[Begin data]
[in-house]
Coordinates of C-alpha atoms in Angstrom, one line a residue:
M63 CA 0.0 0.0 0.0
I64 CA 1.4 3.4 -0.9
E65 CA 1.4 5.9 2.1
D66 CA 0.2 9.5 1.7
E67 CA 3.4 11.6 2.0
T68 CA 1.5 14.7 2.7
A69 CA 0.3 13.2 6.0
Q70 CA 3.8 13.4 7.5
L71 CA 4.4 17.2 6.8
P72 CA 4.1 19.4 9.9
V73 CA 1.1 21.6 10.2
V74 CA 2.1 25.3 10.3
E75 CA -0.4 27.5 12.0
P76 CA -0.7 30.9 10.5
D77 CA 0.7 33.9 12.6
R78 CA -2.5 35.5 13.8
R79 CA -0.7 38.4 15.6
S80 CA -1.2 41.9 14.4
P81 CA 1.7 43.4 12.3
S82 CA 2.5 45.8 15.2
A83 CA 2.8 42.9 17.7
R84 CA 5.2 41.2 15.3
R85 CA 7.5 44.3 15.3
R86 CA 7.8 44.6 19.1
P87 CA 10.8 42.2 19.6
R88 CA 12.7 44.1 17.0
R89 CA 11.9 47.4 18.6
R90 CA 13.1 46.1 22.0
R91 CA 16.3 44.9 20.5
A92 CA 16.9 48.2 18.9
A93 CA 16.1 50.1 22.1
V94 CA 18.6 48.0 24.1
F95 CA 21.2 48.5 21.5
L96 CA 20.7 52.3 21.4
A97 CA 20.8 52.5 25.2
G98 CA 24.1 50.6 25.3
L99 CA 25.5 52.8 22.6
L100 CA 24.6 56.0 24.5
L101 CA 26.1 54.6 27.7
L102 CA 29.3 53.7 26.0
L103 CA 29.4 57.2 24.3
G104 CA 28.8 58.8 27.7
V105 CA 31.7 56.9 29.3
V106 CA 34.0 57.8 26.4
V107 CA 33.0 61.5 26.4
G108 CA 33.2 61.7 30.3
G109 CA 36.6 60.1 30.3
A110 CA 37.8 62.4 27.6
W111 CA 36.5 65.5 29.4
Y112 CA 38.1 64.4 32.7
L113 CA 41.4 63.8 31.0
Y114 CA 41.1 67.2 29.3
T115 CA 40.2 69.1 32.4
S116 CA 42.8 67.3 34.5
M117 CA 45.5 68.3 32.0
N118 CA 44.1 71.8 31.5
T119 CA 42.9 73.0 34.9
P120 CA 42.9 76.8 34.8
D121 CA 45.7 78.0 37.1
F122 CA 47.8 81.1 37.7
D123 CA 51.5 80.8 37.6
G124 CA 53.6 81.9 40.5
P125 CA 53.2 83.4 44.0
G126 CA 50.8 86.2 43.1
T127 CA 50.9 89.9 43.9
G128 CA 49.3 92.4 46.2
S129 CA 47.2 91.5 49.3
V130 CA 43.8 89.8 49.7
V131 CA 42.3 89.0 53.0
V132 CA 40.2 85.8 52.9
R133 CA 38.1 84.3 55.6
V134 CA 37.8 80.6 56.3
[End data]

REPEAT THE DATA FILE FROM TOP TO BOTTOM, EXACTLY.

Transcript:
[in-house]
Coordinates of C-alpha atoms in Angstrom, one line a residue:
M63 CA 0.0 0.0 0.0
I64 CA 1.4 3.4 -0.9
E65 CA 1.4 5.9 2.1
D66 CA 0.2 9.5 1.7
E67 CA 3.4 11.6 2.0
T68 CA 1.5 14.7 2.7
A69 CA 0.3 13.2 6.0
Q70 CA 3.8 13.4 7.5
L71 CA 4.4 17.2 6.8
P72 CA 4.1 19.4 9.9
V73 CA 1.1 21.6 10.2
V74 CA 2.1 25.3 10.3
E75 CA -0.4 27.5 12.0
P76 CA -0.7 30.9 10.5
D77 CA 0.7 33.9 12.6
R78 CA -2.5 35.5 13.8
R79 CA -0.7 38.4 15.6
S80 CA -1.2 41.9 14.4
P81 CA 1.7 43.4 12.3
S82 CA 2.5 45.8 15.2
A83 CA 2.8 42.9 17.7
R84 CA 5.2 41.2 15.3
R85 CA 7.5 44.3 15.3
R86 CA 7.8 44.6 19.1
P87 CA 10.8 42.2 19.6
R88 CA 12.7 44.1 17.0
R89 CA 11.9 47.4 18.6
R90 CA 13.1 46.1 22.0
R91 CA 16.3 44.9 20.5
A92 CA 16.9 48.2 18.9
A93 CA 16.1 50.1 22.1
V94 CA 18.6 48.0 24.1
F95 CA 21.2 48.5 21.5
L96 CA 20.7 52.3 21.4
A97 CA 20.8 52.5 25.2
G98 CA 24.1 50.6 25.3
L99 CA 25.5 52.8 22.6
L100 CA 24.6 56.0 24.5
L101 CA 26.1 54.6 27.7
L102 CA 29.3 53.7 26.0
L103 CA 29.4 57.2 24.3
G104 CA 28.8 58.8 27.7
V105 CA 31.7 56.9 29.3
V106 CA 34.0 57.8 26.4
V107 CA 33.0 61.5 26.4
G108 CA 33.2 61.7 30.3
G109 CA 36.6 60.1 30.3
A110 CA 37.8 62.4 27.6
W111 CA 36.5 65.5 29.4
Y112 CA 38.1 64.4 32.7
L113 CA 41.4 63.8 31.0
Y114 CA 41.1 67.2 29.3
T115 CA 40.2 69.1 32.4
S116 CA 42.8 67.3 34.5
M117 CA 45.5 68.3 32.0
N118 CA 44.1 71.8 31.5
T119 CA 42.9 73.0 34.9
P120 CA 42.9 76.8 34.8
D121 CA 45.7 78.0 37.1
F122 CA 47.8 81.1 37.7
D123 CA 51.5 80.8 37.6
G124 CA 53.6 81.9 40.5
P125 CA 53.2 83.4 44.0
G126 CA 50.8 86.2 43.1
T127 CA 50.9 89.9 43.9
G128 CA 49.3 92.4 46.2
S129 CA 47.2 91.5 49.3
V130 CA 43.8 89.8 49.7
V131 CA 42.3 89.0 53.0
V132 CA 40.2 85.8 52.9
R133 CA 38.1 84.3 55.6
V134 CA 37.8 80.6 56.3